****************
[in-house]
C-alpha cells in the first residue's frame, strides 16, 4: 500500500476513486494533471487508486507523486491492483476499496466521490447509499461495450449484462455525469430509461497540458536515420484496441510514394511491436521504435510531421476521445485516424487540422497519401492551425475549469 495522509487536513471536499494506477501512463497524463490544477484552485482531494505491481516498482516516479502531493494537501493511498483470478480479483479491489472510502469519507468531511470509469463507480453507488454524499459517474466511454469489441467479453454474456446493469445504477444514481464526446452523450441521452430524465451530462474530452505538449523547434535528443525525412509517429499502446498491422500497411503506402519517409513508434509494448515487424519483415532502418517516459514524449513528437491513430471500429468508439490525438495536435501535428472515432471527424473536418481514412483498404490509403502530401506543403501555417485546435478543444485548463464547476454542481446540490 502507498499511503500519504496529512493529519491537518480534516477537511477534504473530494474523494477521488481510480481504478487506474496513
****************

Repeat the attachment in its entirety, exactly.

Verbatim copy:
[in-house]
C-alpha cells in the first residue's frame, strides 16, 4: 500500500476513486494533471487508486507523486491492483476499496466521490447509499461495450449484462455525469430509461497540458536515420484496441510514394511491436521504435510531421476521445485516424487540422497519401492551425475549469 495522509487536513471536499494506477501512463497524463490544477484552485482531494505491481516498482516516479502531493494537501493511498483470478480479483479491489472510502469519507468531511470509469463507480453507488454524499459517474466511454469489441467479453454474456446493469445504477444514481464526446452523450441521452430524465451530462474530452505538449523547434535528443525525412509517429499502446498491422500497411503506402519517409513508434509494448515487424519483415532502418517516459514524449513528437491513430471500429468508439490525438495536435501535428472515432471527424473536418481514412483498404490509403502530401506543403501555417485546435478543444485548463464547476454542481446540490 502507498499511503500519504496529512493529519491537518480534516477537511477534504473530494474523494477521488481510480481504478487506474496513